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Houses in Canovanas, Puerto Rico were flooded by Hurricane Irene on Monday.
Flooding caused by Hurricane Irene in Canovanas, Puerto Rico, pictured Tuesday.

Photograph by Ramon Zayas, El Nuevo Dia/AP

Willie Drye in Plymouth, North Carolina

for National Geographic News

Published August 26, 2011

As U.S. East Coast residents snap up generators, batteries, and flashlights, experts are saying that Hurricane Irene could plunge much of the coast into one of the largest power outages ever caused by a storm, experts say.

(Get our tips on hurricane preparedness.)

Electric power could go out from North Carolina's Outer Banks barrier islands—where Hurricane Irene will likely make its first U.S. landfall Saturday—to Maine, where Irene is forecast to hit by early Monday morning, according to meteorologist Jeff Masters.

"A foot of rain from eastern North Carolina to New York City will cause major problems," said Masters, director of the Weather Underground website.

Overall, Hurricane Irene is expected to drop 6 to 10 inches (15 to 25 centimeters) of rain along the East Coast, and could dump as much as 15 inches (38 centimeters) in some places.

The deluge could be especially troublesome in the mid-Atlantic states from Maryland northward, which have already seen heavy summer precipitation. The already saturated ground in the region, combined with Irene's high winds, could cause huge numbers of trees to fall on power lines, he said.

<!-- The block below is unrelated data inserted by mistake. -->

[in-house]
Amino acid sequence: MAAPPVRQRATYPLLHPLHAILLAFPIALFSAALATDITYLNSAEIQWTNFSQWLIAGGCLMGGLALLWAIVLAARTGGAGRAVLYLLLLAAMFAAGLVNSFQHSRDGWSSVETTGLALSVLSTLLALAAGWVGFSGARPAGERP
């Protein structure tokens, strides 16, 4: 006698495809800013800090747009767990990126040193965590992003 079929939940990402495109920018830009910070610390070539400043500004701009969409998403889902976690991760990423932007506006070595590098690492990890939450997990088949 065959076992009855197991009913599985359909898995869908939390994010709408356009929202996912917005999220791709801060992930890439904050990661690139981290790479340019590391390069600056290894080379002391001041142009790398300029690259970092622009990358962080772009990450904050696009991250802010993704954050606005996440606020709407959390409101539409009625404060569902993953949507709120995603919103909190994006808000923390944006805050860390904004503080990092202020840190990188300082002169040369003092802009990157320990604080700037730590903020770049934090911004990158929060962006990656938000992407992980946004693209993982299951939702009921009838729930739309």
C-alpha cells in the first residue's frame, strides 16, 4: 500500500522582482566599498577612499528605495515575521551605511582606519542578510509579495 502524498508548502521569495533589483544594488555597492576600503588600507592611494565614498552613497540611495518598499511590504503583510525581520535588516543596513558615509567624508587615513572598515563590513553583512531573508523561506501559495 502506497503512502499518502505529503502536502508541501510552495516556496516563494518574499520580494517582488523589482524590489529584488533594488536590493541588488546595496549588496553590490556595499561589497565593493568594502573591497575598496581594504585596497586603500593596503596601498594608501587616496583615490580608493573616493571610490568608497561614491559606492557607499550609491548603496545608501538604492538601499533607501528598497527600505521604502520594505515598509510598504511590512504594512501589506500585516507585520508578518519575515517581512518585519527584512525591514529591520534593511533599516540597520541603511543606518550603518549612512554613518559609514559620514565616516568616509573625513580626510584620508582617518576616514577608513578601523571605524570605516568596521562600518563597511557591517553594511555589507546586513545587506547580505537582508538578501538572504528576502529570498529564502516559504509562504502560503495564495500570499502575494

Irene's sheer size could also contribute to widespread power outages.

Hurricane specialist Eric Blake at the National Hurricane Center in Miami said Irene's circulation area is now about 600 miles (970 kilometers) across. This means that high winds from the storm will be spread over a very large area, increasing the likelihood of toppled trees.

Up and down the eastern seaboard, local officials are taking the blackout threat seriously.

On Friday morning Ken Creque, town manager of coastal Plymouth, North Carolina, said the western edge of Irene's eye is expected to pass about 50 miles (80 kilometers) east of his town Saturday night.

"Blowing debris and falling trees are my biggest concerns," Creque said. "If we have power when we wake up Sunday morning, we'll be extremely happy."

(Also see "Hurricane Irene 'Looking Bad' for U.S.—Moon May Make It Worse.")

Tropical Storm Irene Expected to Remain a Hurricane

As of Friday morning Hurricane Irene's center was north of the Bahamas and moving northward at 13 miles (21 kilometers) an hour.

The storm had weakened slightly, with peak winds of 110 miles (177 kilometers) an hour, making Irene a Category 2 hurricane—down from Category 3, the lowest category of major hurricane, on Thursday.

But the storm is expected to regain some intensity as it moves northward. Irene could again become a major hurricane—a storm with winds of 111 miles (179 kilometers) an hour or more—by the time it hits near Cape Lookout on North Carolina's southeastern coast in the wee hours of Saturday, as expected.

As Hurricane Irene moves north of North Carolina, the storm is expected to weaken.

Crossing the Chesapeake Bay early Sunday morning, though, Irene should still be a hurricane—though at Category 2 status, with winds below 110 miles (177 kilometers) an hour.

(Watch hurricane videos.)

"Substantial" Threat for Long Island

Later Sunday Irene is expected to make landfall on New York State's Long Island as a Category 1 hurricane, meaning it should have winds no faster than 95 miles (153 kilometers) an hour.

Meteorologist Keith Blackwell at the University of South Alabama's Coastal Weather Research Center said Long Island, unaccustomed to hurricanes, could be especially hard hit by storm surge—seawater pushed ashore by strong, swirling winds.

"Long Island is probably looking at a 5- or 6-foot [152- or 183-centimeter] storm surge," Blackwell said. "For up there, that's pretty substantial."

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